Wednesday, October 1, 2008


This piece first appeared in The Boston Irish Reporter, Volume 18, Number 2 (February 2007), p. 18.

Over the past year I have been filling this space with musings on the various ways in which Irish writers—poets in particular—inscribe specific place. But recently my mind and my reading have drifted more toward writers of fiction, especially toward Benedict Kiely and his short stories. Indeed, taking the weight and the measure of Kiely’s Collected Stories, published a few years ago by Godine on this side of the Atlantic, I am struck by how so many of his stories dovetail with the theme of “A Sense of Place,” an essay he wrote a quarter-century ago in which he observed: “the interweaving of love and imagination with locality is something that our ancestors were particularly good at, back to the days of the earliest written records and beyond.”

Strictly speaking, Kiely is referring to the ancient dinnseanchas tradition of engagement with specific locale. Described by philologist Whitley Stokes as “a collection of stories (senchasa), in Middle-Irish prose and verse, about the names of noteworthy places (dind) in Ireland—plains, mountains, ridges, cairns, lakes, rivers, fords, estuaries, islands, and so forth,” the stories themselves, though preserved in manuscripts dating from as late as the fifteenth century, evidently evolve from a deep-rooted social, religious and legal recognition of place in the communal imagination dating from pre-Christian times. Perhaps needless to say, and Kiely himself would grant this readily, the latter-day attachment to place for the individual in Ireland tends to be far more complex, frequently involving a pronounced ambivalence if not outright antipathy toward the hold that place can have on the self.

In fact, the fiction of Benedict Kiely, a writer unabashed in his mostly affectionate attachment to his native territory—“Omagh in the County Tyrone, and . . . the verdant land around that Town,” as he has sketched it in his memoir Drink to the Bird—may be a good case in point for testing the central assertion made by literary critic John Wilson Foster in his essay “The Geography of Irish Fiction”: “The contest between place and self is crucial in Irish fiction.” Observing in Irish short stories and novels a “preoccupation with place as an unseverable aspect of self,” Foster detects as a recurring theme the phenomenon of “place transformed into memory of place and therefore transportable. When this theme is conscious, we have that recurring Irish topophobia, hatred of the place that ensnares the self.” Yet even when this theme is not conscious, he continues, even when a writer seems to be expressing a “love of place,” he or she is really expressing “a love of self which only in the short run contravenes the theme of self-escape. Ultimately, the Irish writer’s concern with place is evidence of a subjectivity he is unwilling or unable to transcend. The richer the imagination the more expansive and decorative the capacity.”

In particular, a story like Kiely’s “Homes on the Mountain” illustrates how a writer of fiction might resolve the tension described by Foster. Recounting a Christmas Day visit to the newly constructed home of the narrator’s Aunt Brigid, returned from Philadelphia to the roughest, wettest slope of Dooish Mountain in County Tyrone, “Homes on the Mountain” acknowledges the hold that nostalgia can have on an individual. For the first-person narrator of the story, twelve years old when the events take place and obsessed with collecting and reading—though not singing from—Irish sentimental songbooks, such nostalgia seems plausible. For his mother it seems unthinkable: “‘Dreamers,’ my mother said. ‘An American apartment on the groundwalls of an old cabin. Living in the past. Up where only a brave man would build a shooting lodge. For all they know or care there could be wolves still on the mountain. Magazines and gewgaws and chairs too low to sit on. With the rheumatism the mountain’ll give them, they’ll never bend their joints to sit down so low.’”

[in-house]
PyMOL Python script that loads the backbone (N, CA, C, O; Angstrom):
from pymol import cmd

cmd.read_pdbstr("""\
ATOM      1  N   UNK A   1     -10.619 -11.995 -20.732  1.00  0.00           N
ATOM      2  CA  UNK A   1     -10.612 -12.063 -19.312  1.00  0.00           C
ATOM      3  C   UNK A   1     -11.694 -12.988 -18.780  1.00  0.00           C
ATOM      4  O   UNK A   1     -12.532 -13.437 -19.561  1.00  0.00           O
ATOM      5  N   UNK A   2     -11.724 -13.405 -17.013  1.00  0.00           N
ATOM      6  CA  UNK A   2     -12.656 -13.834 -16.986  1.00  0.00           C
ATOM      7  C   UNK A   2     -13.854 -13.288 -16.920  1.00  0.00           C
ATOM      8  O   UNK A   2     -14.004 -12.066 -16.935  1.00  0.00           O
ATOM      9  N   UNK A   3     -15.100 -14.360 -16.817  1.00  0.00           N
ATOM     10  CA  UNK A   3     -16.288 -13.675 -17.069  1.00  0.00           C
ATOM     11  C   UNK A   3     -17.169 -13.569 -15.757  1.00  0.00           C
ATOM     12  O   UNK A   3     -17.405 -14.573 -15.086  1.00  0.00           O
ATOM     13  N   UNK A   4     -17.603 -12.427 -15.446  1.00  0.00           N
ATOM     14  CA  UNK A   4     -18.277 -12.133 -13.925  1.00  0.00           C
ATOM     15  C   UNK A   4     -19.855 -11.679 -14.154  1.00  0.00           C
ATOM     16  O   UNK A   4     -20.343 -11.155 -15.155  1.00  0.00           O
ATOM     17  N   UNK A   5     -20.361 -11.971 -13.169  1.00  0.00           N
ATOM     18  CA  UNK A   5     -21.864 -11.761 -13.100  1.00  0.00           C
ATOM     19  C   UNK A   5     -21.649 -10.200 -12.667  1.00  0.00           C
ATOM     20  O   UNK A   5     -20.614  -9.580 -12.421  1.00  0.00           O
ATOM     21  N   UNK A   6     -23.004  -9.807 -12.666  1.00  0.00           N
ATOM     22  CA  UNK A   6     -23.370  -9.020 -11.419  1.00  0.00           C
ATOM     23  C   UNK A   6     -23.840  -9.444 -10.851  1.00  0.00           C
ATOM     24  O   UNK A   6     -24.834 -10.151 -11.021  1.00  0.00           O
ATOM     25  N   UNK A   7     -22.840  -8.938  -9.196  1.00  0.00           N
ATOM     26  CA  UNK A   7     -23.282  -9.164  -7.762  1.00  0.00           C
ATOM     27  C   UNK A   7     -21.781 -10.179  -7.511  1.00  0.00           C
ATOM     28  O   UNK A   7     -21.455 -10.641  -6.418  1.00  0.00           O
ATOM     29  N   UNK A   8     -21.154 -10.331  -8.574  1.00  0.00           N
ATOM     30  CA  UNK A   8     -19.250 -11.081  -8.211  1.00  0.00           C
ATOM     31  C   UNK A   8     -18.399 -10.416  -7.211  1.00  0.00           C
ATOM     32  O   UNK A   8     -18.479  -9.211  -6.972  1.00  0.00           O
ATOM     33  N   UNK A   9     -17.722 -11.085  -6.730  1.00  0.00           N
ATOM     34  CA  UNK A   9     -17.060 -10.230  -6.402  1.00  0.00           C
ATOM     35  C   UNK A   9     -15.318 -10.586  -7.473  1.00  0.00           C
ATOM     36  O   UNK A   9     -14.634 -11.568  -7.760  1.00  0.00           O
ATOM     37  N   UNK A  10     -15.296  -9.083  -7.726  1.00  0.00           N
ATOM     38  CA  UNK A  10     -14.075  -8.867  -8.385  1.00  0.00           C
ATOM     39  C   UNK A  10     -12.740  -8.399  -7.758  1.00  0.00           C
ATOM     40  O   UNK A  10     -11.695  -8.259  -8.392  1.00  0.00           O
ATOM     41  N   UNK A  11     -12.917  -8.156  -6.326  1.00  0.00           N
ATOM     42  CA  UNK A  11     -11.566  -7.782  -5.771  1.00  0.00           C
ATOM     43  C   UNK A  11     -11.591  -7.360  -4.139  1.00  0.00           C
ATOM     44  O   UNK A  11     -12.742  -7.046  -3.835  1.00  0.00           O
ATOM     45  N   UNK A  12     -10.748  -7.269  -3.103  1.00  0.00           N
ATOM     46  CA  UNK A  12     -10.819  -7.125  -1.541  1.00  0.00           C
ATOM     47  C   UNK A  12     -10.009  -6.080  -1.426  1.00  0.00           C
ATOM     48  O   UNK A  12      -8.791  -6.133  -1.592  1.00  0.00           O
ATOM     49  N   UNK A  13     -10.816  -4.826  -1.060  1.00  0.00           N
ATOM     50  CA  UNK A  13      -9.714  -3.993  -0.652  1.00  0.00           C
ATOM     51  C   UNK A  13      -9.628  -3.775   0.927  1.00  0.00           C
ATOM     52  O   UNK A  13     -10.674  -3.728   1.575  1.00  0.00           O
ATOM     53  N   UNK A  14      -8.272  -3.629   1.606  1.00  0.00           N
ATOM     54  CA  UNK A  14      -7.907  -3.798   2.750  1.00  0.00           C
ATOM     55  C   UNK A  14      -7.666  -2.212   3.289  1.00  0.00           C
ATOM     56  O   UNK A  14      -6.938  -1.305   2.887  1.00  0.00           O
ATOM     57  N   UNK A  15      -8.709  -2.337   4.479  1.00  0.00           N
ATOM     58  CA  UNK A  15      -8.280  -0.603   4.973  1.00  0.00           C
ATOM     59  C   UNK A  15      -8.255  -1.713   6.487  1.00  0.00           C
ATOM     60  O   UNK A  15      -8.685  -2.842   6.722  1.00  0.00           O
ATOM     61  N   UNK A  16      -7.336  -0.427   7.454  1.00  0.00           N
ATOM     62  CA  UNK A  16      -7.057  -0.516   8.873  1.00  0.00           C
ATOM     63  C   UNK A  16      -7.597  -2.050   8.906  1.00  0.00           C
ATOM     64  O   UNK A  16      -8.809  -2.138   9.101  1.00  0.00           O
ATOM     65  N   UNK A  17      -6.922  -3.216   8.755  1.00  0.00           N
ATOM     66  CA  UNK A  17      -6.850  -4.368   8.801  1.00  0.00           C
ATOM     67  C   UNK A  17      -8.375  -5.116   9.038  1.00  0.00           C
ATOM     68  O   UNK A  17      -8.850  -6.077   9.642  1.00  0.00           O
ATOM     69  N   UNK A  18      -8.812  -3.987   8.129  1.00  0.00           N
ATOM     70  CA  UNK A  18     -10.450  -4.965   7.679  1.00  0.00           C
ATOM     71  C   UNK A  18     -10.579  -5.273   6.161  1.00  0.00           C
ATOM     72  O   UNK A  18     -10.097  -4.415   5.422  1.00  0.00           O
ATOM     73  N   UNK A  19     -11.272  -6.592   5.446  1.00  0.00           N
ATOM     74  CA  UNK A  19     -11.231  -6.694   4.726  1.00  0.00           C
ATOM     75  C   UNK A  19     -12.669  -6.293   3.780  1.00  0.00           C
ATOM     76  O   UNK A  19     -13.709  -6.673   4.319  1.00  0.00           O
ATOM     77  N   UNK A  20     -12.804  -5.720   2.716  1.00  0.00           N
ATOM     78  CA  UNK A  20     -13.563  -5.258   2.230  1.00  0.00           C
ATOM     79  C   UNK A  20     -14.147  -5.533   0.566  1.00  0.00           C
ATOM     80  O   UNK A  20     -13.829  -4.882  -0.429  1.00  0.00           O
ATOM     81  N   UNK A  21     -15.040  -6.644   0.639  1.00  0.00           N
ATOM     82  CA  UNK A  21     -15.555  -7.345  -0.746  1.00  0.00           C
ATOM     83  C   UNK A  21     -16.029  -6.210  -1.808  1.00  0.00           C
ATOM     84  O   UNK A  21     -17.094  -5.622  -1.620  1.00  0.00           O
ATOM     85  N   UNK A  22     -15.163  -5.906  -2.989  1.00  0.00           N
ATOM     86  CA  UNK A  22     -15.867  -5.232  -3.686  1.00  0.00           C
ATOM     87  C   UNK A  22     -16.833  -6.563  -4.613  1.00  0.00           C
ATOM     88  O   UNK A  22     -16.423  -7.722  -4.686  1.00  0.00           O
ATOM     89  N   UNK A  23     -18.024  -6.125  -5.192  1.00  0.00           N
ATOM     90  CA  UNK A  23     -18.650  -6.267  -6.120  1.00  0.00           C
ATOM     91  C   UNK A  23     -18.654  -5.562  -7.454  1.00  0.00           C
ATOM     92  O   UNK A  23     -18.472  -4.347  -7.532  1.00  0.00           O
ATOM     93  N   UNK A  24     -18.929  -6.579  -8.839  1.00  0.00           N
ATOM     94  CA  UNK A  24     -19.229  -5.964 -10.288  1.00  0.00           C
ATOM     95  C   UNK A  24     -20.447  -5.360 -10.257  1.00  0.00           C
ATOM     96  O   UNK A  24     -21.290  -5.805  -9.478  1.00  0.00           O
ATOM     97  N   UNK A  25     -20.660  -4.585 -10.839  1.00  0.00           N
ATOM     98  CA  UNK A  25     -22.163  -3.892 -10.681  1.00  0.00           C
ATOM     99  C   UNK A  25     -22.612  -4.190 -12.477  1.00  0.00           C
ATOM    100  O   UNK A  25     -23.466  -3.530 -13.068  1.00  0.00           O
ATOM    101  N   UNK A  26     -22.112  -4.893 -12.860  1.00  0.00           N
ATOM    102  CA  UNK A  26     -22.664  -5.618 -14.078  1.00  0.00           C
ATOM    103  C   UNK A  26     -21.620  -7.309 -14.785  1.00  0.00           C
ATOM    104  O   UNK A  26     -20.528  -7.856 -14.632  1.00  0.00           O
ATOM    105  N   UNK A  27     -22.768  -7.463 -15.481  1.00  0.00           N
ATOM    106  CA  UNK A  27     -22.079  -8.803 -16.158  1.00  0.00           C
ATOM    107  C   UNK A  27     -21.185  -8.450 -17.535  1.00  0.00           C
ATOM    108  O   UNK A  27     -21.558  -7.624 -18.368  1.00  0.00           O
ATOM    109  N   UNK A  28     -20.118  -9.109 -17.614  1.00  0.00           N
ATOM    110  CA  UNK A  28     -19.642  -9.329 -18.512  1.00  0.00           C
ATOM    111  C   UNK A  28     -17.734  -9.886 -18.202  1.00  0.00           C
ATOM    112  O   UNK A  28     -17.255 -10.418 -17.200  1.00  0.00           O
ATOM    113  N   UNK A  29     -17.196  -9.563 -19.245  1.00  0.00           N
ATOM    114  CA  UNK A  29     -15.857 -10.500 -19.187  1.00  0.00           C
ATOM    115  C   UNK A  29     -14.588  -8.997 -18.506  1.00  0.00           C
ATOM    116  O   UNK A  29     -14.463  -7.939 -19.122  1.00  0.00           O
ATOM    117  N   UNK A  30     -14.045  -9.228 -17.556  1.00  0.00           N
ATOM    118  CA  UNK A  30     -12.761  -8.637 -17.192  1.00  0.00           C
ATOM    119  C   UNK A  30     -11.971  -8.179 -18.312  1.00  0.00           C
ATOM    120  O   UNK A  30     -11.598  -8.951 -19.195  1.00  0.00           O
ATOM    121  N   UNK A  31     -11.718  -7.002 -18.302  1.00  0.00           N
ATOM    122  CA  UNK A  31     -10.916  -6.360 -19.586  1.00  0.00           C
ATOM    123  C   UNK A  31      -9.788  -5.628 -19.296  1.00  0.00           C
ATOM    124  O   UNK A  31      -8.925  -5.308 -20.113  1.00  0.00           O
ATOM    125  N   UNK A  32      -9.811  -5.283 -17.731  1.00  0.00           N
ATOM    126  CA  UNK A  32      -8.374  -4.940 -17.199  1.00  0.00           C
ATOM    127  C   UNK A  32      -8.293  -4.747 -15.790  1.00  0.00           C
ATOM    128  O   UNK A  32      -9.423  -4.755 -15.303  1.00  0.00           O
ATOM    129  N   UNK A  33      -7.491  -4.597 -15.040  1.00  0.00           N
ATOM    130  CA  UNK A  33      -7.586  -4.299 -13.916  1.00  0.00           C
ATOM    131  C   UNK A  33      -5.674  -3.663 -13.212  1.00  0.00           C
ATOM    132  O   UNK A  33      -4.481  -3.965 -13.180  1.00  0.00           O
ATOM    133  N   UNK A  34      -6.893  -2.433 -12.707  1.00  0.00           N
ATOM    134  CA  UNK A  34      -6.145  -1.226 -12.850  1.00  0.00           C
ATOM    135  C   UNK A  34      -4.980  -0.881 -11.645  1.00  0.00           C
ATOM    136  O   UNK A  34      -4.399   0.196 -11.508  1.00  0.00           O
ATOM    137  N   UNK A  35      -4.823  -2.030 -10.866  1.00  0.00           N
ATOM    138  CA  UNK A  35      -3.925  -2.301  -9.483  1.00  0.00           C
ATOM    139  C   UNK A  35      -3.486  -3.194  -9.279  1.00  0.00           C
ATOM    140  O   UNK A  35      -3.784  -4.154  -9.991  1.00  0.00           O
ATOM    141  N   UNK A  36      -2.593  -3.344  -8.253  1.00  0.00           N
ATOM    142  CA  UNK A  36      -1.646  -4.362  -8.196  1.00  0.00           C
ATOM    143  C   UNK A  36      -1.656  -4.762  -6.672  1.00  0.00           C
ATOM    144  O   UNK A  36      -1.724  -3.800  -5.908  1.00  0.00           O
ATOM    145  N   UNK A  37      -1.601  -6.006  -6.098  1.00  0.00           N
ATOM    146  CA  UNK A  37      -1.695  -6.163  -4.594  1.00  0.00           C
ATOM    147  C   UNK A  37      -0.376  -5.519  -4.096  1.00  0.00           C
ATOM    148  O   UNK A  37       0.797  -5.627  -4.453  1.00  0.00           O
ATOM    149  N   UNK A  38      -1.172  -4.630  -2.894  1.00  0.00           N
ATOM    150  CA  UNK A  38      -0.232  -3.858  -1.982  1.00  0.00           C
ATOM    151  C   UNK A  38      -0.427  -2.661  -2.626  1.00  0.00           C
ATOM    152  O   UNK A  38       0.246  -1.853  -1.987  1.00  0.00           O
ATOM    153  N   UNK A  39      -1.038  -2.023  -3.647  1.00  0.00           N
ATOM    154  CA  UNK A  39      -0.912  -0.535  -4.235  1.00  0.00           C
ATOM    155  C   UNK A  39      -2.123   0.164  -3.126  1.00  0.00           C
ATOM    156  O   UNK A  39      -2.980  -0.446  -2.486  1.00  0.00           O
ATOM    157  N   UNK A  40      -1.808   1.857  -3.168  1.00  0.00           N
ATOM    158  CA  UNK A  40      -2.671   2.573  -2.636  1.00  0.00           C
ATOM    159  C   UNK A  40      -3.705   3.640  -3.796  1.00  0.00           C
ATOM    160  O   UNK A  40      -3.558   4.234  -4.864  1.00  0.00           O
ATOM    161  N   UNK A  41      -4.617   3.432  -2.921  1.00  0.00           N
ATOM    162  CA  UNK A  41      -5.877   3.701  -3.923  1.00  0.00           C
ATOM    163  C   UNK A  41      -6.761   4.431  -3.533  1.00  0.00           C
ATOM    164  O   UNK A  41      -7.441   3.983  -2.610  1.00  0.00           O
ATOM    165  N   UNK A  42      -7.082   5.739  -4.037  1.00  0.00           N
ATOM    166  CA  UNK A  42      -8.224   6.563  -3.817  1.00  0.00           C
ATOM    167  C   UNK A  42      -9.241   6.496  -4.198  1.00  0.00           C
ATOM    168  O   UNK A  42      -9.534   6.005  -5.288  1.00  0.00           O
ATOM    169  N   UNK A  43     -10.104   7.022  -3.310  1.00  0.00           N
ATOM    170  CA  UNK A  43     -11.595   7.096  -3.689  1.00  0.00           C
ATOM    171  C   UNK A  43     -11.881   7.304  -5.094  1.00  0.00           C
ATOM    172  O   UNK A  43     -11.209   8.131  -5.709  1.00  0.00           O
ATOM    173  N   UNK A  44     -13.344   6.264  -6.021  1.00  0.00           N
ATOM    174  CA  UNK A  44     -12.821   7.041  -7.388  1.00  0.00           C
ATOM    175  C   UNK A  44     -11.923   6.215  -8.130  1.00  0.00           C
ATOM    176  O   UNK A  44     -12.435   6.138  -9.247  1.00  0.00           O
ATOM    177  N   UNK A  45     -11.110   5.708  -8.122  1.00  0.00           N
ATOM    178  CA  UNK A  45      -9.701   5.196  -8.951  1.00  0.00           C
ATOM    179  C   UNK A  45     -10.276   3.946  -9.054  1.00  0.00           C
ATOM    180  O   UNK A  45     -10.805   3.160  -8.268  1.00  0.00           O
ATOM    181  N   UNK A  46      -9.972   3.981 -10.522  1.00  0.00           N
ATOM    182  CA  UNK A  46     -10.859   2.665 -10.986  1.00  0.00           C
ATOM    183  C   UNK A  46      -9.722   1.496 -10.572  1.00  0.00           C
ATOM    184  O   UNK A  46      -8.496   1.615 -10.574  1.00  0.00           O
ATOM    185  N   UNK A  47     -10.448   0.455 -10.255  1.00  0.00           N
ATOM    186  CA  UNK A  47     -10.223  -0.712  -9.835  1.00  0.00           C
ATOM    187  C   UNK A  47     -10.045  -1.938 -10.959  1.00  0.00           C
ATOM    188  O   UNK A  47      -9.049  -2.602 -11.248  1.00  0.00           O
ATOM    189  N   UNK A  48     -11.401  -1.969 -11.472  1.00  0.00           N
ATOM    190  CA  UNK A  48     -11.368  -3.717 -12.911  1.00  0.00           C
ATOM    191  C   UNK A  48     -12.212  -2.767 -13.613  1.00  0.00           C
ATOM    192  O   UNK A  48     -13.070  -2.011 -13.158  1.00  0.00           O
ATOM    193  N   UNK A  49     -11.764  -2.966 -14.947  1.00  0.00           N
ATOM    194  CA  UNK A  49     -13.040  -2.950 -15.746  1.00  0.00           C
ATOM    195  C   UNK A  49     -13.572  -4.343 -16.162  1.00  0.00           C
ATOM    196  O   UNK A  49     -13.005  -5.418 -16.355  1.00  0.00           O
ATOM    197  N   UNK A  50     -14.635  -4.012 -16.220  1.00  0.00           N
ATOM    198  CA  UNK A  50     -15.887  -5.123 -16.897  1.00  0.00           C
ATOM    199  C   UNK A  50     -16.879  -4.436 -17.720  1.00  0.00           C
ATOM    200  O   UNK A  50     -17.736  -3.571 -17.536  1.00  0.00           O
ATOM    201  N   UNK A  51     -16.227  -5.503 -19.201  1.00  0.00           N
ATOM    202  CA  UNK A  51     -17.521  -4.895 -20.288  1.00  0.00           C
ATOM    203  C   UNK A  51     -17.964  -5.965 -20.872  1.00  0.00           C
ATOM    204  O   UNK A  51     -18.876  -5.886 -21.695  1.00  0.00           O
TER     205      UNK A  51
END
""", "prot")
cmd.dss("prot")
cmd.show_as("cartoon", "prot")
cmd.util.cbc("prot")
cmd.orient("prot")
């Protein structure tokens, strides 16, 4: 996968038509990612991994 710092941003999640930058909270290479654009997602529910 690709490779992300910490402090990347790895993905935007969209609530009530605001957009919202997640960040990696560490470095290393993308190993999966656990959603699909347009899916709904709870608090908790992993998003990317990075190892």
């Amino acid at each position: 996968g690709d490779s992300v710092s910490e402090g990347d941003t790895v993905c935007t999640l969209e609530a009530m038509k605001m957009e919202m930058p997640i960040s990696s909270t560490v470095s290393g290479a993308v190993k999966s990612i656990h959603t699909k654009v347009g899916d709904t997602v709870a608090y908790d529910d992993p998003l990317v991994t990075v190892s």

A typically entertaining Kiely tale, filled with humorous anecdotes and candid talk on the part of the characters, “Homes on the Mountain” yet insists that the reader consider several serious undercurrents that run through the narrative. One involves the validating poignancy of the uncle’s dream of building on the old homestead: “When my mother died and my father took us all to the States we didn’t know when we were going away whether to leave the door open or closed. We left it open in case a traveling man might pass, needing shelter. We knocked gaps in the hedges and stone walls so as to give the neighbours’ cattle the benefits of commonage and the land the benefit of the cow dung. But we left the basic lines of the walls so that nobody could forget our names and our claim to this part of the mountain.” As Kiely notes in the chapter devoted to “Exiles” in his book Modern Irish Fiction, “exile begins where life begins,” and thus even the wise pragmatism of the narrator’s mother cannot nullify outright the uncle’s emotional attachment to this otherwise most inhospitable spot on the mountain.